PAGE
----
While I understand that a big part of being a successful educator online is by looking at what already exists, and trying to offer different/missing information or approach the topic you're educating differently than others already doing it, within our field there's room for many to educate about sexuality in both similar and different ways because so many people are hungry for the information!

Specifically, when evaluating who happEsextalk's target audience is, I get stuck because the purpose for creating happEsextalk was to provide sex positive education among all sexuality topics, not just among topics such as HIV/AIDS, Femininity, Masculinity, or talking with your children about sex. Therefore, I feel my target audience is pretty much everybody, and though feeling overwhelmed with that reality, I look to Laci Green for an example of phenomenal sex positive education for all. (By the way, if you know anybody who addresses all or multiple sexuality topics in sex positive ways, please let me know where I can look into them!!)

My goals with happEsextalk are to provide: 1) resources to those who ask (and those who didn't know they were in need of them in the first place), 2) different perspectives through creating discussions about sexuality topics in the media, and 3) answers to questions my followers have about personal experiences.

I'm familiar with adding posts to a queue (through Tumblr) so you're consistently posting even when you're not at your computer, which helps tremendously with time management while in this program, and I have posts from my Tumblr linked to my Twitter and Facebook Fan Page so all my followers are notified when something new posts; additionally, I post specifically to Facebook trying to start conversations, or create interest in the particular topic.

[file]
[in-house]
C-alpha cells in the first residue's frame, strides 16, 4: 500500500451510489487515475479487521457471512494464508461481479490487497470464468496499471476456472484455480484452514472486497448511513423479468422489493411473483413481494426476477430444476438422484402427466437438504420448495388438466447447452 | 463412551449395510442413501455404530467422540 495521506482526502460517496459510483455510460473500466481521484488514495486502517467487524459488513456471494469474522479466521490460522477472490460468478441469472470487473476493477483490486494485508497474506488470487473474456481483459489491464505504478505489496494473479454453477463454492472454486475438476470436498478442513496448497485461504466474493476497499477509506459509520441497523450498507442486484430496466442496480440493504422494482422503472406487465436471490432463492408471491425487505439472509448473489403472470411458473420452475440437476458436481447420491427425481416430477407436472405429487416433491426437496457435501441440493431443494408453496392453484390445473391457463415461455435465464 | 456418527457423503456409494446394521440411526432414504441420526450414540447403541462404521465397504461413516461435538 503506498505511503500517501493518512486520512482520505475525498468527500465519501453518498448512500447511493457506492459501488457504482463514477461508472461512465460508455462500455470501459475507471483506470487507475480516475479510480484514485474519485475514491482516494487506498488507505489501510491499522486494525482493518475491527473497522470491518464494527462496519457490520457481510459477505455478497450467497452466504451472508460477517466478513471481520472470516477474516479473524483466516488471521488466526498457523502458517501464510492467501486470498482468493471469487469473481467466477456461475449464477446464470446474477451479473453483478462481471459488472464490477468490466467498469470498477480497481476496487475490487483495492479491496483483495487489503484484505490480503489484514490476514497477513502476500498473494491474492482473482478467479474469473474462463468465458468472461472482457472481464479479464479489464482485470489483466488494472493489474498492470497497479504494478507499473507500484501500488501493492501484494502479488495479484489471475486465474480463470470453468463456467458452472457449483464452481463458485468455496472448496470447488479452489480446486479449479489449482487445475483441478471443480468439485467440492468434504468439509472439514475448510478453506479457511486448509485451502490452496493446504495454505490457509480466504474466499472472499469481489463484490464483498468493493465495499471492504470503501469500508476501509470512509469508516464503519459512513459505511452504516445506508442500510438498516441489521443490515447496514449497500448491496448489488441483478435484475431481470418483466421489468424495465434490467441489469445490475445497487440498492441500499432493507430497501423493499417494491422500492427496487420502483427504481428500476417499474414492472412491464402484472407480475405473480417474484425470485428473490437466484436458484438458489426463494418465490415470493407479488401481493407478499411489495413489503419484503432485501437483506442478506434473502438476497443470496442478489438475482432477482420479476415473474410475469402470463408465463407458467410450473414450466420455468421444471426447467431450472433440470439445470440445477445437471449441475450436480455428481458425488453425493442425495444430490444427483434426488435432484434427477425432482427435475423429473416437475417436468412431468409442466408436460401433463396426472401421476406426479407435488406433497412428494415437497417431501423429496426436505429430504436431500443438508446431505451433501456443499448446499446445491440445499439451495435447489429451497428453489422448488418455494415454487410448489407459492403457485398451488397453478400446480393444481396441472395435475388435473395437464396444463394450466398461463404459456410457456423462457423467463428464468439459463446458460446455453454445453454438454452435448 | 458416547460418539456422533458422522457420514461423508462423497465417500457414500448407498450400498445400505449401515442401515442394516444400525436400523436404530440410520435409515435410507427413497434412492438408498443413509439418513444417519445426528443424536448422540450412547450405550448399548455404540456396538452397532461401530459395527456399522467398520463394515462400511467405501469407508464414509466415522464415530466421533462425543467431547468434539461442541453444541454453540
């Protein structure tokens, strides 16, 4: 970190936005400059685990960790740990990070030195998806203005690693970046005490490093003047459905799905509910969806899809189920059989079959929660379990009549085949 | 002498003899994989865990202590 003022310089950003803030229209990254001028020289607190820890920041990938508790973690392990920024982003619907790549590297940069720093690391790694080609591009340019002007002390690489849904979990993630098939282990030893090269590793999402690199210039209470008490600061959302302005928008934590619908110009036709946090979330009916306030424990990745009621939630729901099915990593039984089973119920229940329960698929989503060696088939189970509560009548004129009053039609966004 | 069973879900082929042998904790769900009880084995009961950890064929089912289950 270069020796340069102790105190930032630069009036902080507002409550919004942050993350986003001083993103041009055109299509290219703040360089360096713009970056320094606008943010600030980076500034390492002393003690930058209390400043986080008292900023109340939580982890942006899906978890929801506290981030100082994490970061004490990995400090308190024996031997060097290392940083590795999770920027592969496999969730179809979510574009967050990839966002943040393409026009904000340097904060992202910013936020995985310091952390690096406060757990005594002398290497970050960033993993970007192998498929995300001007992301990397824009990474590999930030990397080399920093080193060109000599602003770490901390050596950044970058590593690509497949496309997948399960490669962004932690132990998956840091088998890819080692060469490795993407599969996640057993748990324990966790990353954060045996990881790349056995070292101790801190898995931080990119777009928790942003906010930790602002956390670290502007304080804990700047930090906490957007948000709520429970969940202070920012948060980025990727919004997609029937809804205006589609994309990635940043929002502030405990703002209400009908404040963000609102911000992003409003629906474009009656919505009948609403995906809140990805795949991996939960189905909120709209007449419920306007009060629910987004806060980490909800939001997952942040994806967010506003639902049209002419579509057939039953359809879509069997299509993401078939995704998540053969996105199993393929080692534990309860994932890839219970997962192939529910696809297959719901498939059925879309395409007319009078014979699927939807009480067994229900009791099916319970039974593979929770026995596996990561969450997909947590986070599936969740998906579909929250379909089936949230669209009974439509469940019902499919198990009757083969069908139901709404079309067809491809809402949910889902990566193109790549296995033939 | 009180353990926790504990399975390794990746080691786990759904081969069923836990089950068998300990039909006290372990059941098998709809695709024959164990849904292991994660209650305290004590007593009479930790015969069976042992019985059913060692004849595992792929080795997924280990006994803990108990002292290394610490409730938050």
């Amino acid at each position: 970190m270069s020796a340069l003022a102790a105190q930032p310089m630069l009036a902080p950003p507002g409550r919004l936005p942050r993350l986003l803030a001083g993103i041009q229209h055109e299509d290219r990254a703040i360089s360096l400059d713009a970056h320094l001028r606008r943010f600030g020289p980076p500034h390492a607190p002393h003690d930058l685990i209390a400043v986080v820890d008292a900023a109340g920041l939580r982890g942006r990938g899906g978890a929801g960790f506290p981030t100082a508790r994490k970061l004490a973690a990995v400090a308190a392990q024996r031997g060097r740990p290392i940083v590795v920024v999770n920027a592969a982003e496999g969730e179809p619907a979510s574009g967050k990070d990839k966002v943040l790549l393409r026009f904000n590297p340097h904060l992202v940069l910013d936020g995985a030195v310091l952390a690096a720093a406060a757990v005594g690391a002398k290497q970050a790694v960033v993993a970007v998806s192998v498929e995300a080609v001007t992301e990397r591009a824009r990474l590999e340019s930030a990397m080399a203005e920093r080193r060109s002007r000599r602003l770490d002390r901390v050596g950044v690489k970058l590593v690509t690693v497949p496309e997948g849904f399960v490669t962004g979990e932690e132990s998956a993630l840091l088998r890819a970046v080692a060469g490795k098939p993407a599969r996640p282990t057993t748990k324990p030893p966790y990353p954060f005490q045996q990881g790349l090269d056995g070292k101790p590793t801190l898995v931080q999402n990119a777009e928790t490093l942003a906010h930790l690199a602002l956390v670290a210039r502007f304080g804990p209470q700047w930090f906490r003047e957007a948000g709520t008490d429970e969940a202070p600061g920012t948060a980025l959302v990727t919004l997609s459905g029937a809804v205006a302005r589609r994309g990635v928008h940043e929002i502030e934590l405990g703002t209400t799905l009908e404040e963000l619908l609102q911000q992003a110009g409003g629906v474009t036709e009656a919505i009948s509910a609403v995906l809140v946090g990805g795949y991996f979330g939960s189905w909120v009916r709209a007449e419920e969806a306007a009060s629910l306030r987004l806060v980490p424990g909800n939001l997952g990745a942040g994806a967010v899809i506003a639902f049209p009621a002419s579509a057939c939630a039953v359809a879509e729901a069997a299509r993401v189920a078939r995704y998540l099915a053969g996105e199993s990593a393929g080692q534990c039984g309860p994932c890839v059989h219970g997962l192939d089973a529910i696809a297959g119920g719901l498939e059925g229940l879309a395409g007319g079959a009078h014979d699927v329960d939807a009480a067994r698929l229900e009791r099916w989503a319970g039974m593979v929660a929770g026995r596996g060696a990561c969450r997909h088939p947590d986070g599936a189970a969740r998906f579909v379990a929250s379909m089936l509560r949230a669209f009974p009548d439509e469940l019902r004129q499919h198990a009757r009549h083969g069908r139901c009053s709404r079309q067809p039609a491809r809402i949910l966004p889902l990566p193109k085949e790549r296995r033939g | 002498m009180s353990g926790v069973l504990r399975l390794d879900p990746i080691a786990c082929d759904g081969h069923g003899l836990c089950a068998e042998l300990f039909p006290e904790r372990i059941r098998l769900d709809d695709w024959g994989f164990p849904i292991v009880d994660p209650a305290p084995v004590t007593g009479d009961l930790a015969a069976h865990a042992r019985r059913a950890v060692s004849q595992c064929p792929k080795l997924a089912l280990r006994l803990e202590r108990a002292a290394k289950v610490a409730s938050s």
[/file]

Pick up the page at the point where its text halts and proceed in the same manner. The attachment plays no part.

The issue that concerns me is, although I'm doing all these things, nobody is engaging with the posts or starting discussions from my questions. The fan page insights provided by Facebook show how many people view the posts, interact with the links/photos/videos on the posts, and provide demographics for those who "Like" the happEsextalk fan page, but I am obviously missing something that gets people interested enough to respond or engage in discussion.

When I look at other sex educators online, some from our program and some not, discussions begin almost instantly when they post on their blog or Facebook, providing people with that different perspective of thinking I am trying to achieve through happEsextalk.